Relationship Management: Vendors and Suppliers
Once design is finalized and production has been established, it is important to maintain a reliable supply of stoves as well as connect that supply to sales channels. While it can be beneficial and educational for manufacturers to sell directly to end-users, it is often more efficient to leverage existing networks. It is advisable to consider a broad list of people and groups who might be interested in selling the products. Examples include:
- Retail outlets selling similar products, such as hardware stores, grocery stores, health centers or agricultural outlets.
- Individual entrepreneurs.
- Community-Based Organizations.
- Health promoters or community health providers.
- NGOs distributing similar products.
A person or team of people should be appointed to manage identification, recruitment and ongoing support for these partners. It is encouraged to cast a wide net, as it is not always obvious who will be most excited about the products or who will be best-suited to sell. Examples of key tactics to attract customers can be found in the Hystra’s “Marketing Innovative Devices for the Base of the Pyramid.” Additional case studies and advice from the field can be found on Impact Carbon’s website, The Social Marketplace.
Working with the production and sales managers, logistics systems should be established. Successful logistics can help business to run more smoothly and fulfill customer needs more quickly. This not only improves efficiency, but can also provide a competitive advantage over other businesses and provide better customer service. Key areas to address include:
- Assigning a production manager and establishing a system for transferring stoves from final production to inventory.
- Assigning a point person to liaise with the production manager oversee inventory, tracking stoves coming in from production as well as authorizing and tracking stoves to be released for sale.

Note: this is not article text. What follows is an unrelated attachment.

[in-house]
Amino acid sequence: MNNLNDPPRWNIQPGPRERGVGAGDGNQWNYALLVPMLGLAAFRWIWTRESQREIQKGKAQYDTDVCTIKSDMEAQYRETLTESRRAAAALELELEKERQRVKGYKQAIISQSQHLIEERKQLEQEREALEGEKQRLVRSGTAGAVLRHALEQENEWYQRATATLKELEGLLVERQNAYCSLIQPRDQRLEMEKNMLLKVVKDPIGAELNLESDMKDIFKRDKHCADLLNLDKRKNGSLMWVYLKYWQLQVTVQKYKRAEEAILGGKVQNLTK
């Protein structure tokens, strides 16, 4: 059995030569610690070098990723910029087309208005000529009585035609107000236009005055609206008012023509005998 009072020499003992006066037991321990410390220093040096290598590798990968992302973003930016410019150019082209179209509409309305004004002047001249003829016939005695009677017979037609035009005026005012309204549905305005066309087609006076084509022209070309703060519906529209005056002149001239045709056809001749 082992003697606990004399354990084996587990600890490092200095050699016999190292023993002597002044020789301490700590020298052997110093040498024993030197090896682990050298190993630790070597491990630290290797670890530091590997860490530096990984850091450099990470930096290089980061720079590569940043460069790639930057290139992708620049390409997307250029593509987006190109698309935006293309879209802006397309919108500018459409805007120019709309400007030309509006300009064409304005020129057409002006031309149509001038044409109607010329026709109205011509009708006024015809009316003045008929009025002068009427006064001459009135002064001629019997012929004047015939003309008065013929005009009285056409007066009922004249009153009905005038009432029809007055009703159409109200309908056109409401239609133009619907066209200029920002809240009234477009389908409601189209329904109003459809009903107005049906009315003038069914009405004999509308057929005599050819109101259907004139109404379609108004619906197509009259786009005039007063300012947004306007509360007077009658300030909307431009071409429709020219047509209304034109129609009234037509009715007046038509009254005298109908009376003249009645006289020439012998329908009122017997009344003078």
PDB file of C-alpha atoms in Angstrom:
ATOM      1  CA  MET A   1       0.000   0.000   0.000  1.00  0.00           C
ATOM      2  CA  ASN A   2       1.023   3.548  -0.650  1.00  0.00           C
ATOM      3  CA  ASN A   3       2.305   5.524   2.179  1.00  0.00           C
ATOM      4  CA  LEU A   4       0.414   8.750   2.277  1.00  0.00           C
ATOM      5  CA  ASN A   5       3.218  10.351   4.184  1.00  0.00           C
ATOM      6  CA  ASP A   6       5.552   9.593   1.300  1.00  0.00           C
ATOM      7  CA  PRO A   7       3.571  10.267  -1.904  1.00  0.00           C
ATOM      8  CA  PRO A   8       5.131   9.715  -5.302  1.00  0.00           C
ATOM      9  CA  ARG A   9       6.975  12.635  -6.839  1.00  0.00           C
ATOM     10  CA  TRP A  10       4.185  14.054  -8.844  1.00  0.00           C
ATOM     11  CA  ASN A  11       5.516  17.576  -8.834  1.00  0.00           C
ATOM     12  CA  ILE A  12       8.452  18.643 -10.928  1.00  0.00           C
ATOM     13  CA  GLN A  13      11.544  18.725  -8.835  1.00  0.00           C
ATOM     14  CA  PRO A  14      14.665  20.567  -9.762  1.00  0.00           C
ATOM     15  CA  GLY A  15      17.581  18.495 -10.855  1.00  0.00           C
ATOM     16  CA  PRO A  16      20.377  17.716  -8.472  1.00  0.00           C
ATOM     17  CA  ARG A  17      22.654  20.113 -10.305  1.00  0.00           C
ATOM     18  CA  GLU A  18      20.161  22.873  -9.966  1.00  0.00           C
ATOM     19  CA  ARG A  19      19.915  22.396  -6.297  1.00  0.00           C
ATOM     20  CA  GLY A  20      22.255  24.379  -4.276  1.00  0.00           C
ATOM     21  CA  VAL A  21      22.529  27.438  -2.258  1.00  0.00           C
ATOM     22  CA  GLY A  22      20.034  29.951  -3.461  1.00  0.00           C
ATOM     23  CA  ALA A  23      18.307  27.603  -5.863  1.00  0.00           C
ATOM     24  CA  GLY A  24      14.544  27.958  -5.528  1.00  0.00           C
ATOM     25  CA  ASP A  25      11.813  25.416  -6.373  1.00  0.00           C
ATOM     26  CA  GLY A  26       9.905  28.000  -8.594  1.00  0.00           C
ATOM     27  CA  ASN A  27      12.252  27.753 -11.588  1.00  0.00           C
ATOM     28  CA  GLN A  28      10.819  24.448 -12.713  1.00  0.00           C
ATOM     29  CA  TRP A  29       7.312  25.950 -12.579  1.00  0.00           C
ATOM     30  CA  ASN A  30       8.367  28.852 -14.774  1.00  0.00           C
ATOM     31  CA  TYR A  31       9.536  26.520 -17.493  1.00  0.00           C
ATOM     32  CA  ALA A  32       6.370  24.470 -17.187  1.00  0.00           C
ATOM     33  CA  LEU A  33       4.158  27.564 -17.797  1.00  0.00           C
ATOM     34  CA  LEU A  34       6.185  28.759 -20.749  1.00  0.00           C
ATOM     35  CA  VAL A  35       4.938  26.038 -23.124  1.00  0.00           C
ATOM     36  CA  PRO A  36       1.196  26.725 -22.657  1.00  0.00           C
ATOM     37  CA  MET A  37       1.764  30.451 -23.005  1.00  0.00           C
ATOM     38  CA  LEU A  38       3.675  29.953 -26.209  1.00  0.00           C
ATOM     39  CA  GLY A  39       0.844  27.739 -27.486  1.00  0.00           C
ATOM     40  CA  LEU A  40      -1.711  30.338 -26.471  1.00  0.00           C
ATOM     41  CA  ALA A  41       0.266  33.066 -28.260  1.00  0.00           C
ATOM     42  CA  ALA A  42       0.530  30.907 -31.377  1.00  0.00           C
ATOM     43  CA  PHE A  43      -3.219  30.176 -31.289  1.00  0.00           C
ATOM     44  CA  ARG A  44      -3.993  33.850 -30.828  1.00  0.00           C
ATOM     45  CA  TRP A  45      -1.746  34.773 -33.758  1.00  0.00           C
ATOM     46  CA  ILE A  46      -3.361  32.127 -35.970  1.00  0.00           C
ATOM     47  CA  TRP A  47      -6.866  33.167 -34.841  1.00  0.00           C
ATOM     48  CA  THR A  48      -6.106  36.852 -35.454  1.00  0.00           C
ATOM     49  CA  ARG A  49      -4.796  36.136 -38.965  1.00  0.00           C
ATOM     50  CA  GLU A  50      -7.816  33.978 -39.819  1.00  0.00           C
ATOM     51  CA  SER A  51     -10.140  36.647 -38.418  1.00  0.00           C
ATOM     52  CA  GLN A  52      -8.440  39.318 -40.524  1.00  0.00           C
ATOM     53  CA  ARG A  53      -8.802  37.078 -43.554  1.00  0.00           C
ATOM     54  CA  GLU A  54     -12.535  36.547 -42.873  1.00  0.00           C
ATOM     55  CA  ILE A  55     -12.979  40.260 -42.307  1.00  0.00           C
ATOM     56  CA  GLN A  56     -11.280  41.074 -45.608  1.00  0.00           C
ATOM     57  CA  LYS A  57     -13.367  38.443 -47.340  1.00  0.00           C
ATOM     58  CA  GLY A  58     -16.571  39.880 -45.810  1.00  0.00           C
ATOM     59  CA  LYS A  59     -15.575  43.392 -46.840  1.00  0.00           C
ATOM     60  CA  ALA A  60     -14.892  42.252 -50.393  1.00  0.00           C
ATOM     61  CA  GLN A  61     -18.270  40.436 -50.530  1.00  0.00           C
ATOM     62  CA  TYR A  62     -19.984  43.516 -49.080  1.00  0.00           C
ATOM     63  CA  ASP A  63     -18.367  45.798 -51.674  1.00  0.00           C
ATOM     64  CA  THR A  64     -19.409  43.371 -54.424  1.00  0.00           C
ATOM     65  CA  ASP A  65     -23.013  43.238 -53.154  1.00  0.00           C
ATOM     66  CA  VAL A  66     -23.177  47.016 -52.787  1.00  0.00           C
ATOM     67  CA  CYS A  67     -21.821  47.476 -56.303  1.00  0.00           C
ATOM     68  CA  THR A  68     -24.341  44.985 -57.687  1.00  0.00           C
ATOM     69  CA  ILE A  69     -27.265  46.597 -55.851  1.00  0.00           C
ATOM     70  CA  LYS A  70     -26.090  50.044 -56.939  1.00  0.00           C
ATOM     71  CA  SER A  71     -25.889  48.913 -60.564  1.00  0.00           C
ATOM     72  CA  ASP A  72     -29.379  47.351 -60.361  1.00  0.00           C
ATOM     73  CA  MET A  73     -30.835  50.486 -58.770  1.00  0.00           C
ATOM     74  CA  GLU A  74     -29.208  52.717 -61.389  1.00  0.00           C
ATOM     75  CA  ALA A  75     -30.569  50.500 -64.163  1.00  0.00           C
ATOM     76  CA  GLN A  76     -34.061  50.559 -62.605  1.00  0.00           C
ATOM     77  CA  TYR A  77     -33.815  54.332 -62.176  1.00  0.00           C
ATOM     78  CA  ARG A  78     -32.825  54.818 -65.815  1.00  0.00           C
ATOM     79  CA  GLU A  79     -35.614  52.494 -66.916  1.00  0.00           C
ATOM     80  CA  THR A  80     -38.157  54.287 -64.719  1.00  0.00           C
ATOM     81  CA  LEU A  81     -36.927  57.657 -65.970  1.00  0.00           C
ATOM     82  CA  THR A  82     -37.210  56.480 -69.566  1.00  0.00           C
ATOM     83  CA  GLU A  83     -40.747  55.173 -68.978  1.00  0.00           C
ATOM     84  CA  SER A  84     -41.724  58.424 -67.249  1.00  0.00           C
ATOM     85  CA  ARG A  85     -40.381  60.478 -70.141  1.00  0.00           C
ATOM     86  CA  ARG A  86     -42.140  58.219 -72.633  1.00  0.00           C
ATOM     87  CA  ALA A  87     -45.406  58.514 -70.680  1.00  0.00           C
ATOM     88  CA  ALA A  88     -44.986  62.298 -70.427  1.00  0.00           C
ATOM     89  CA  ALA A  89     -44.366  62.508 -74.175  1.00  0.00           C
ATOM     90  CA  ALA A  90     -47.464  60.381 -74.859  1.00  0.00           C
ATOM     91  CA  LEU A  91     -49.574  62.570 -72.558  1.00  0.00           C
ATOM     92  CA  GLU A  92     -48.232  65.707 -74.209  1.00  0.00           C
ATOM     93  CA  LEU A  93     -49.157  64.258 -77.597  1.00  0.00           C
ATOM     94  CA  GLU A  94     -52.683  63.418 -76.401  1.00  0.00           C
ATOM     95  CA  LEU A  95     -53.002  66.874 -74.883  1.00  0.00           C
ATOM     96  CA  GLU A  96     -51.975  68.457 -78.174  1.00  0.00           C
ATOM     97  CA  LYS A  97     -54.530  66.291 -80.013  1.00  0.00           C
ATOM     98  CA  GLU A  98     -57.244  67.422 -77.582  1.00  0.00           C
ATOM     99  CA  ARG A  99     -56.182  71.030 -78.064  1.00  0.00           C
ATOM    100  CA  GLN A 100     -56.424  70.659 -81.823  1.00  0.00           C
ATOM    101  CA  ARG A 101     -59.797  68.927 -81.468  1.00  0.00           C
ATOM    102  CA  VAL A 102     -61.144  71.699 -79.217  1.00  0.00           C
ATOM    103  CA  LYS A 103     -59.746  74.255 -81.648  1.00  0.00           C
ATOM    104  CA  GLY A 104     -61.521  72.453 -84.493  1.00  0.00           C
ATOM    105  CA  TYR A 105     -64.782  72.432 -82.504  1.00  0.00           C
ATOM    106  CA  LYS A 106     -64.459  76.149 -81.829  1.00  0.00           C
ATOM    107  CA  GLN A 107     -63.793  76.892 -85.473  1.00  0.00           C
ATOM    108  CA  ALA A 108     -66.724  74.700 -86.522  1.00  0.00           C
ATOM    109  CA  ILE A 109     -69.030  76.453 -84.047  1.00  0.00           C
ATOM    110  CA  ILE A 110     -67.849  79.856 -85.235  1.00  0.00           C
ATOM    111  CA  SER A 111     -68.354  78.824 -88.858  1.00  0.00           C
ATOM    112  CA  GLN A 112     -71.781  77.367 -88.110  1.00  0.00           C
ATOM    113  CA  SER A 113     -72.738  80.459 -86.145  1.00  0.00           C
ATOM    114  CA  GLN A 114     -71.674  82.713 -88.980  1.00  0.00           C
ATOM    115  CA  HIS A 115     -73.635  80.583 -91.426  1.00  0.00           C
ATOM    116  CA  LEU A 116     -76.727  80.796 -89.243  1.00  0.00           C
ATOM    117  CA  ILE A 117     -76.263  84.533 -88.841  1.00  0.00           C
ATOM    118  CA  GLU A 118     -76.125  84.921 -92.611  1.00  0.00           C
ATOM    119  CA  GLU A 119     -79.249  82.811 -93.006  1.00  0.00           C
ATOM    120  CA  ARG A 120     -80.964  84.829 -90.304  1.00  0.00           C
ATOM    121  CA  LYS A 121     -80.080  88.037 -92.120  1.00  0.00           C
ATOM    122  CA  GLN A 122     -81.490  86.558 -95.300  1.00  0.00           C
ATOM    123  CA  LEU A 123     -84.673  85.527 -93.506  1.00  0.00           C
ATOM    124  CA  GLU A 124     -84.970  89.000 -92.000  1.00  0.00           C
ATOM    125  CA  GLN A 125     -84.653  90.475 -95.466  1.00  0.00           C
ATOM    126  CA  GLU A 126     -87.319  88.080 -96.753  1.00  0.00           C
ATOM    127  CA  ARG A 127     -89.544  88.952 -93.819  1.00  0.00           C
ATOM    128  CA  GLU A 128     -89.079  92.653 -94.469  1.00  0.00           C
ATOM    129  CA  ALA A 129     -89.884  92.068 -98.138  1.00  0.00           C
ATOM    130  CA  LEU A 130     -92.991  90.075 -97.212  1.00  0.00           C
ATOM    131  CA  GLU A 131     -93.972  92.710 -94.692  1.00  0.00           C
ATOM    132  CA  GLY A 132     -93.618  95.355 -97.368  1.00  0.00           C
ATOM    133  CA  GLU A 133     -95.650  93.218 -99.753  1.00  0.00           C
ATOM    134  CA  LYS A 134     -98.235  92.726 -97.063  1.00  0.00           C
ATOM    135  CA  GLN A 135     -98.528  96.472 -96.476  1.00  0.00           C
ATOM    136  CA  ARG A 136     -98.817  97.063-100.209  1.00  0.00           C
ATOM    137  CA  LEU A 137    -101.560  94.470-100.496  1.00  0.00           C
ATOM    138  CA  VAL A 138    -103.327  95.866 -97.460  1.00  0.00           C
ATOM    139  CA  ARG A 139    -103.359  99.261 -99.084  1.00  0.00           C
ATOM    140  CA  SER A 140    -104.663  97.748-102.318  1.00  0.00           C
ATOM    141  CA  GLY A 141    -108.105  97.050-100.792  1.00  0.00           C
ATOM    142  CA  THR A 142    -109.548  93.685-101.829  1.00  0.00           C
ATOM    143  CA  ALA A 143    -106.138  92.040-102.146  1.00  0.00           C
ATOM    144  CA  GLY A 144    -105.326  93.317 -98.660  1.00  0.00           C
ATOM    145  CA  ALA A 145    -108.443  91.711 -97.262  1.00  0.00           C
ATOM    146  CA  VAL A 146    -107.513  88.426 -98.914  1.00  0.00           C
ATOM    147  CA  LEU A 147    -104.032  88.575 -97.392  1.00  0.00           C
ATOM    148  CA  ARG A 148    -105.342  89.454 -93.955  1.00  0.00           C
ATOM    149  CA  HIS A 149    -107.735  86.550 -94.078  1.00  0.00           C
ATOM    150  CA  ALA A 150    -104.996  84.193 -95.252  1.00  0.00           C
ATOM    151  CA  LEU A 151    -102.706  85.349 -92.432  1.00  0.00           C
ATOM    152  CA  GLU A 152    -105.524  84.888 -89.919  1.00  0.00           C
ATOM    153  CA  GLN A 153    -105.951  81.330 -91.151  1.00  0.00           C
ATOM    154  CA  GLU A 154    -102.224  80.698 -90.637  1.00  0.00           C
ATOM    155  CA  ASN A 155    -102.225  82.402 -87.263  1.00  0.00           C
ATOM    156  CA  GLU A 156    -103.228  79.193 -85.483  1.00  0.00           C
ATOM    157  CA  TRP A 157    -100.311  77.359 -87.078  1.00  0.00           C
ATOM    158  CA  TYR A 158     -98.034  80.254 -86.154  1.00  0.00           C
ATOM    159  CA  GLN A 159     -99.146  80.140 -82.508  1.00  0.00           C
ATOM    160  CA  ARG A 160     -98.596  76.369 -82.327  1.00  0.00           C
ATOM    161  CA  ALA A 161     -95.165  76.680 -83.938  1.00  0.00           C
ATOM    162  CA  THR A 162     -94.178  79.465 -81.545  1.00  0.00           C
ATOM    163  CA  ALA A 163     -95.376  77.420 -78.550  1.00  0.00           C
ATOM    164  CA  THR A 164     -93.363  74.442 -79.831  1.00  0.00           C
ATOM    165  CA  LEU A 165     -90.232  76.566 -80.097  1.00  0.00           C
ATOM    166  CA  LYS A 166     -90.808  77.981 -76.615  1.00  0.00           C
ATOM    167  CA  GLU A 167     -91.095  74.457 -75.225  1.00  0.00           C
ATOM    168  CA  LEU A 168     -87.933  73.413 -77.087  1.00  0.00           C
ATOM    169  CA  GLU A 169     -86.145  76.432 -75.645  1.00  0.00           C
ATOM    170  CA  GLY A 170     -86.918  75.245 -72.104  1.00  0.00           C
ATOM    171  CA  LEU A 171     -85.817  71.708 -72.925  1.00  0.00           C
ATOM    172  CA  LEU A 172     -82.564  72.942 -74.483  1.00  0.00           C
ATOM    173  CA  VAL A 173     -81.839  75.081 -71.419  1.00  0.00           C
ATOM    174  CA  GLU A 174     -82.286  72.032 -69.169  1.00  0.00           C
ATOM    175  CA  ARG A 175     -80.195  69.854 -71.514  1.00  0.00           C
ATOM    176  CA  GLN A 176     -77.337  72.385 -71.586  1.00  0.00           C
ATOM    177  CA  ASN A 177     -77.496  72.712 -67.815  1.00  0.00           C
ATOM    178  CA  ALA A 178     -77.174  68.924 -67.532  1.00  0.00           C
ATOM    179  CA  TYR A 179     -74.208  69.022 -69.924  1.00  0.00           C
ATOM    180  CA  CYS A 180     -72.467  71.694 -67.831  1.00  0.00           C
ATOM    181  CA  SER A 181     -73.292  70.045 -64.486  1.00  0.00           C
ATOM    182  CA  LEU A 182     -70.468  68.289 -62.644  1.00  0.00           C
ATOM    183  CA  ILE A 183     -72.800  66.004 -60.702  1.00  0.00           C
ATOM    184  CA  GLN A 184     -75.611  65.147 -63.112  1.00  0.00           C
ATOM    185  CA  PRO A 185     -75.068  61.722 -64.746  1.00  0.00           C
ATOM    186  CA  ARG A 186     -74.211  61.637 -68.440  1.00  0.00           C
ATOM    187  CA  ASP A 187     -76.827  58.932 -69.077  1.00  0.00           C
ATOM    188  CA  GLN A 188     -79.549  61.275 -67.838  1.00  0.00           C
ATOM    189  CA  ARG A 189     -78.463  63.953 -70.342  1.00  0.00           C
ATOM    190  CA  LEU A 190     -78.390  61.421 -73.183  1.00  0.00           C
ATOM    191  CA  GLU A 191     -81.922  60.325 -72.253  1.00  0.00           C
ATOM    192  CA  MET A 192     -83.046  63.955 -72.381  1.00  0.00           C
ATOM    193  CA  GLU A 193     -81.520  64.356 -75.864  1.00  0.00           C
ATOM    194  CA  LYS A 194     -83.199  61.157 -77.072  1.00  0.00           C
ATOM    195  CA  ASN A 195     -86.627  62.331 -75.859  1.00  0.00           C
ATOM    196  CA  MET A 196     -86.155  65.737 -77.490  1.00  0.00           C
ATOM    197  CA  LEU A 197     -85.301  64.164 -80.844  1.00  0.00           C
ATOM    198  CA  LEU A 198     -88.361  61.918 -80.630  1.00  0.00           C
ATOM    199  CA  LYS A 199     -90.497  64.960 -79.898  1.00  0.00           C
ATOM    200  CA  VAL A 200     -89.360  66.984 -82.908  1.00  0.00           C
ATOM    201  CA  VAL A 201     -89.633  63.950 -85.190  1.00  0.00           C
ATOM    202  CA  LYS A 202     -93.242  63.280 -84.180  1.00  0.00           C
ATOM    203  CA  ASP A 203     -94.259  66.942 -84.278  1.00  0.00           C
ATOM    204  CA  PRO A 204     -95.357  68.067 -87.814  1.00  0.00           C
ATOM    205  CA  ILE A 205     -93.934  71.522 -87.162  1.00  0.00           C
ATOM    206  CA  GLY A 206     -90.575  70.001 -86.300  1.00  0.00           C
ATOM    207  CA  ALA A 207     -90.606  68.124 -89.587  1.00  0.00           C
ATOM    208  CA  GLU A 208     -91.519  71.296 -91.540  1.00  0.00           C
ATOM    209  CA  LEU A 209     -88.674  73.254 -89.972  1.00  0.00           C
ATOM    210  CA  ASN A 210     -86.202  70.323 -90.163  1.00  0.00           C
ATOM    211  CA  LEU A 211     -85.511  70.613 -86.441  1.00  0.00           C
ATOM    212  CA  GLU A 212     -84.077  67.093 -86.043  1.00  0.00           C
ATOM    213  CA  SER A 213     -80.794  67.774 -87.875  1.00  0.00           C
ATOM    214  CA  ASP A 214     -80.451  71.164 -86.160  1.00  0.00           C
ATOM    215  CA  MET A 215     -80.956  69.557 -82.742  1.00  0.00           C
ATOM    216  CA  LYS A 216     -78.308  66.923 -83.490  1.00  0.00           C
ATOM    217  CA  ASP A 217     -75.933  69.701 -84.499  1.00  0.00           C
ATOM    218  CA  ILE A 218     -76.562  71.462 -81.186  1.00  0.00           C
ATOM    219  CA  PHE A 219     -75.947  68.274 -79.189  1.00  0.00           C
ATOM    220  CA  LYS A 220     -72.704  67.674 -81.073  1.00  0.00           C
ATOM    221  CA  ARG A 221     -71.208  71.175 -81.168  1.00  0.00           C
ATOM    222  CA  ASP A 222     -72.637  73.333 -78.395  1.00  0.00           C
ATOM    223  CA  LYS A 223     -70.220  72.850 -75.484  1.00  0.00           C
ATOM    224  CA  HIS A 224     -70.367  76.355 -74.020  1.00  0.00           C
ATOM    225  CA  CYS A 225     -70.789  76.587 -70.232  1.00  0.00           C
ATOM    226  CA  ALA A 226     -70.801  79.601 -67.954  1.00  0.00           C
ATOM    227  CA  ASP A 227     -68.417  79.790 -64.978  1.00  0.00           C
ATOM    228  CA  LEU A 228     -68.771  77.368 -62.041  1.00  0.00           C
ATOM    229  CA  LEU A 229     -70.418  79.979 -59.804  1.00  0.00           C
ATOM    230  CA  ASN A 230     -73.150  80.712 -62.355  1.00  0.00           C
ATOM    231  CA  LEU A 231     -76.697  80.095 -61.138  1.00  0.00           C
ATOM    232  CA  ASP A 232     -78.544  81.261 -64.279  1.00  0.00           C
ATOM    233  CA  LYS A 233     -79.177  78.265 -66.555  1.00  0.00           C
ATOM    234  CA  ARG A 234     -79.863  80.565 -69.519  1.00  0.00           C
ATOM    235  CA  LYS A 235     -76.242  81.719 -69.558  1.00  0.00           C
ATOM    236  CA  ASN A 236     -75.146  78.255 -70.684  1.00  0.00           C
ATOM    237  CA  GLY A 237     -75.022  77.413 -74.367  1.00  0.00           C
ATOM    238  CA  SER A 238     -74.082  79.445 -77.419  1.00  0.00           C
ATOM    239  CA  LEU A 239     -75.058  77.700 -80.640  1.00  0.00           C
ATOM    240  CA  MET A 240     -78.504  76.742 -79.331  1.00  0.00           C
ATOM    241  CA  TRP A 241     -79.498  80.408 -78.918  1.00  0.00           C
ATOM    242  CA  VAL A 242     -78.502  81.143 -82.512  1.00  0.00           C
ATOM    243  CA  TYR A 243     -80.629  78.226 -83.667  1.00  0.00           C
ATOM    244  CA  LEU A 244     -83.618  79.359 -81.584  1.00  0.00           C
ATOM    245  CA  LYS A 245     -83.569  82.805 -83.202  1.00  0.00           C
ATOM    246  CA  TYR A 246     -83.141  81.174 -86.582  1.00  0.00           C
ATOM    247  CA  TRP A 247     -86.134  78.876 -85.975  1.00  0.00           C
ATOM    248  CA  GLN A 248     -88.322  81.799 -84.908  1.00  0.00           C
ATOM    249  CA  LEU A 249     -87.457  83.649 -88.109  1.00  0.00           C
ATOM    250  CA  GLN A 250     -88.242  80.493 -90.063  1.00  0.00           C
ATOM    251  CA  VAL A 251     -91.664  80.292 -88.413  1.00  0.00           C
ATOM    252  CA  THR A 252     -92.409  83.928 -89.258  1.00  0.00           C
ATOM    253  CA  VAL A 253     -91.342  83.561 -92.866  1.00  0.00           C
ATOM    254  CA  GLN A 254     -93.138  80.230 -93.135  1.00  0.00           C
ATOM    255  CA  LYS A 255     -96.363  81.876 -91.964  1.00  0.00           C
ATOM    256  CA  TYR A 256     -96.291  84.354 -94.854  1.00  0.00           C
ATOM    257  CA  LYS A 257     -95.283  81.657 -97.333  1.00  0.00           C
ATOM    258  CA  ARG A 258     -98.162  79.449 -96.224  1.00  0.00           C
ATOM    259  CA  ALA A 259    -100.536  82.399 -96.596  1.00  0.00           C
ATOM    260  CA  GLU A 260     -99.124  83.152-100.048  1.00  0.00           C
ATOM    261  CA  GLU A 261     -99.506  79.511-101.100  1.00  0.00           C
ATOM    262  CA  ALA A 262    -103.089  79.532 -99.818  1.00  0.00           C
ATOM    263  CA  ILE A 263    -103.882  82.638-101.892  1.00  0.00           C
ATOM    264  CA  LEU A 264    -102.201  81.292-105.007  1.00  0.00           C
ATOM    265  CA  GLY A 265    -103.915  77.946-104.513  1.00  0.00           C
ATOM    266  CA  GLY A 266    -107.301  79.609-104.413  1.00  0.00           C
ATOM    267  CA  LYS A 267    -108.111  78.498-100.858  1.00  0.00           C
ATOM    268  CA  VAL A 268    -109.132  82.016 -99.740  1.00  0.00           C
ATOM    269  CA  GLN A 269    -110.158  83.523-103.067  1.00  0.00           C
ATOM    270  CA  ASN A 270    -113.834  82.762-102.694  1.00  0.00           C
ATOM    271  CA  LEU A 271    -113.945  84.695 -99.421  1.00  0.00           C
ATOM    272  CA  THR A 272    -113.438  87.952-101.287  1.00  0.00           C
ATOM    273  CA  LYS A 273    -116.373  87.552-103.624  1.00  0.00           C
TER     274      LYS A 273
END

- Assigning a point person to take all incoming orders and liaise with the inventory manager to oversee delivery schedules.
From there, continued work with the team should be undertaken to develop structures that support optimal production and sales.
- Communication: It is important to create and agree upon goals for production and sales, taking the time to discuss these goals with staff, addressing any questions. Clear expectations should be provided on how these goals will be evaluated with clear incentives for meeting and exceeding goals established, creating a path to growth based on reaching milestones.
- Training and Resourcing: Training is important to ensure all team members have the knowledge and resources they need to do their jobs effectively. It can reduce the risk of mishaps, foster teamwork and provide motivation. It is recommended to identify and appoint qualified and experienced point people to manage key areas, including production, inventory, procurement, sales, finance and administration. These employees should be empowered to create training manuals, provide trainings and identify and address ongoing training needs.
- Preparation: It is advisable to build up an inventory of finished products and spare parts to ensure that orders can be fulfilled even if there are production setbacks, such as a shortage in raw materials or loss of power. The inventory manager and production manager should work together to establish systems to ensure efficient information flow.
- Facilitation: Focusing on commercial viability is critical, with attractive margins set. If the product is attractive for sales agents and vendors to carry, they will continue to place orders and make sales.
- Evaluation: It is helpful to identify top performers and underperformers on teams, and the behaviors that make them successful. It is advisable to cater re-investment of carbon revenues to support top performers and invest in successful business.
- Recognition: Acknowledging and celebrating successes within and across teams lets other employees realize that success is possible, provides motivation and can foster a bit of healthy competition!
For additional information on setting up sales incentives, refer to Impact Carbon’s section on Marketing and Sales.
Managing After-Sales Service
Providing and tracking after-Sales Service is important for a few reasons: